How I Became a Writer

My writing bus began its long and perhaps typically unusual journey when I was seven, living in New Jersey. I got tired of people asking me what I wanted to be when I grew up, and one day, while my mother was napping and I, unable to sleep, tried to make patterns out of the cracks in the ceiling, I realized that I wanted to be a writer. I've since suspected that there was a connection between the inclination to create order out of those chaotic cracks and the desire to reassemble the mess of reality into a crafted piece of writing. But it's also possible that my epiphany was derived from the trips to the library my family made every three days, at the same time as my mother was studying to become a librarian and my father was teaching classes in the Newark public schools.

When I entered third grade, we moved to Pennsylvania and I began writing bundles of letters a week. This proved to be excellent training for my writing. I had many friends back in New Jersey and, since each wrote to me in her distinct voice with her unique interests, I tried to tailor my responses accordingly. As a result, I learned that one can write in many styles and about many concerns, which is why, as a writing teacher, I tend not to urge students to "find your voice" I feel that we all have many voices, just as we all have many sides to ourselves.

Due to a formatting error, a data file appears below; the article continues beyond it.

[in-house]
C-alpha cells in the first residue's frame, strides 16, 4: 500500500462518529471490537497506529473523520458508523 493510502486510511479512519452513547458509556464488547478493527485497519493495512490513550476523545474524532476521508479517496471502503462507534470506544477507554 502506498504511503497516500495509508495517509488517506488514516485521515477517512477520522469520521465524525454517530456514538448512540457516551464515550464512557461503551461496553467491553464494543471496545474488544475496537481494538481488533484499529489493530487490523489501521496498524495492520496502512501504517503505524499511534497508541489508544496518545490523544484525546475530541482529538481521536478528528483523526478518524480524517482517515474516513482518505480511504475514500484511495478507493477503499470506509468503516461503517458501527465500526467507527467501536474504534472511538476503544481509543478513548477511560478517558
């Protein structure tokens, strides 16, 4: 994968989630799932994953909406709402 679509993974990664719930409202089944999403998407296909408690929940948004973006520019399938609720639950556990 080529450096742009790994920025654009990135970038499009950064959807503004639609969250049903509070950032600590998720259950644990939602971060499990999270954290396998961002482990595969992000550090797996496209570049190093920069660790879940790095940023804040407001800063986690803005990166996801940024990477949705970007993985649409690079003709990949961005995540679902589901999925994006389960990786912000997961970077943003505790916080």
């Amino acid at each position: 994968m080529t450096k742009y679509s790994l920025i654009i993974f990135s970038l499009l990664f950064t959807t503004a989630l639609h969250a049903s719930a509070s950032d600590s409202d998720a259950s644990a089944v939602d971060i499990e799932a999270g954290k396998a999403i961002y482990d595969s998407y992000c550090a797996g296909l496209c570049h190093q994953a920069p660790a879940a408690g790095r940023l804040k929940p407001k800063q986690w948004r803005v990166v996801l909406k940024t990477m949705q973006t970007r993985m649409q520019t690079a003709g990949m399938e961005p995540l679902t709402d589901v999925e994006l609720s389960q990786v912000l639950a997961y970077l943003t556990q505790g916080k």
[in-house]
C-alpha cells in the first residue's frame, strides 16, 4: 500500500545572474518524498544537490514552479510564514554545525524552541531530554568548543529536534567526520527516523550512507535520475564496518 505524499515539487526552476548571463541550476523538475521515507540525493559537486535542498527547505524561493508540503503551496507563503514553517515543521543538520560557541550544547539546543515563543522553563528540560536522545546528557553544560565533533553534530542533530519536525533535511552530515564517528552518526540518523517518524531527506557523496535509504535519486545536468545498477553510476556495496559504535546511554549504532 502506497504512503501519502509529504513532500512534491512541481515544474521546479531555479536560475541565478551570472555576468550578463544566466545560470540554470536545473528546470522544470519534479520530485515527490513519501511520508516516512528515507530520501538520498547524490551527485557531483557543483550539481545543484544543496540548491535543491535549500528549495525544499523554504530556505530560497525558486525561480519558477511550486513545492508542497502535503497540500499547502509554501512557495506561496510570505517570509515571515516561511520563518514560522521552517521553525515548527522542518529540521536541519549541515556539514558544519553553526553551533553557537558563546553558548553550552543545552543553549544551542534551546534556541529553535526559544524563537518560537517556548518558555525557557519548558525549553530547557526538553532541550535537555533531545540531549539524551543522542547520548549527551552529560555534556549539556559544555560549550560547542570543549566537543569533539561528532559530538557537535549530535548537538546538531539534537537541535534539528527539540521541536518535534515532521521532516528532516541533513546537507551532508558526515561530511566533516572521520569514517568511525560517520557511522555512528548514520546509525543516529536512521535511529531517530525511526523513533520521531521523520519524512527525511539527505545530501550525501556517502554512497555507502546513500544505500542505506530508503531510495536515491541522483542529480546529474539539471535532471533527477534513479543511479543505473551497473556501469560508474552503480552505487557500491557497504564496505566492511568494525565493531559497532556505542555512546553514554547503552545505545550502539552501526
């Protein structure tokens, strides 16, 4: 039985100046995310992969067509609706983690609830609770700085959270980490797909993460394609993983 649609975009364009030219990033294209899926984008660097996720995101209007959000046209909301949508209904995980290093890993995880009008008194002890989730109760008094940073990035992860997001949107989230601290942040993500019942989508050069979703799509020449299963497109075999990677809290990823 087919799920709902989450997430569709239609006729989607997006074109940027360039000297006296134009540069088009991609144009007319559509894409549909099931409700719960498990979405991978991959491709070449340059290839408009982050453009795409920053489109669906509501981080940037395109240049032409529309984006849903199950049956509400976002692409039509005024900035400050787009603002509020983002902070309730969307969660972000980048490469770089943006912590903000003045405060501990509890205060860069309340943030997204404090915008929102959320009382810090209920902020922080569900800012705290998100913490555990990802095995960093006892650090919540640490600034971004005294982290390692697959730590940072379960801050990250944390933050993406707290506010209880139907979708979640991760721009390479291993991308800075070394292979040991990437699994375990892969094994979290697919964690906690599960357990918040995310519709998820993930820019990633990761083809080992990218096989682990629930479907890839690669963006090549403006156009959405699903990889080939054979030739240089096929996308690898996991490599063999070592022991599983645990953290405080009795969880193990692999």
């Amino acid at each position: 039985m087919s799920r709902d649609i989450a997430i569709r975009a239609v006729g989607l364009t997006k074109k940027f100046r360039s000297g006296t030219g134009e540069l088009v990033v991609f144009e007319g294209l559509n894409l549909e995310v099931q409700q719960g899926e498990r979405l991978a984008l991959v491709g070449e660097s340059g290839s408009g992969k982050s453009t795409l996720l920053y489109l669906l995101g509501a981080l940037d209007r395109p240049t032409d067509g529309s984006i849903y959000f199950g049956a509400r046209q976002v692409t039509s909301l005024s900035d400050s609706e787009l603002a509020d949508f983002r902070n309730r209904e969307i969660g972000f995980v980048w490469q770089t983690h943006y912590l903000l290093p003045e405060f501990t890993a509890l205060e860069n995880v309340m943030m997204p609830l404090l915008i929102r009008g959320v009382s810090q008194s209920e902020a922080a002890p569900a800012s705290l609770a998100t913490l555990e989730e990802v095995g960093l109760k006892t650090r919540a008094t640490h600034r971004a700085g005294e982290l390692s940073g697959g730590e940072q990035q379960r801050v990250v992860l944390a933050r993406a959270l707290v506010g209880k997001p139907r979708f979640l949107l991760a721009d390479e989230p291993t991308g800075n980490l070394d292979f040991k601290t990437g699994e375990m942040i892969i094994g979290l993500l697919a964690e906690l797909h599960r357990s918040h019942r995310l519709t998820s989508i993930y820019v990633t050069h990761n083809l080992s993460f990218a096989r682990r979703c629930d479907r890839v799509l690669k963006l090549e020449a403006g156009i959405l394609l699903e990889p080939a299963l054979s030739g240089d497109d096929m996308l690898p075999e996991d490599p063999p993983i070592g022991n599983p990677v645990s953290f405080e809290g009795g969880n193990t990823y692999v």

My family moved back to and then around New Jersey. I met more friends, which meant that I wrote increasing amounts of letters. I discovered that I loved the act of writing itself, even more than the vague notion of becoming a writer, and so when I'd had my daily fill of letter-writing, I wrote stories, novels, and plays. Perhaps my most fruitful time came when I had the good fortune to become a boarding student at Solebury School. Although I ended up there because of a harrowing downturn of events at home, I feel blessed to have attended a school which placed such a strong emphasis on the importance of each individual, and hence which provided me with close, one-on-one attention, from my writing to my academic interests. By the time I was eighteen, I had written four book-length works.

And then I went into writer's block. The reasons for writer's block are complex and can vary widely depending on the person and situation. But whatever the source, writer's block almost inevitably manifests itself as the inability to concentrate during the creative process. In my case, I rarely even attempted to write, fearing I simply could not live up to the literary standards that I now realized a writer needed. In addition, the turmoil in my family had hardened something in my heart at the same time as it left me with an undercurrent of rage and fear, rendering the solitude necessary for writing unendurable.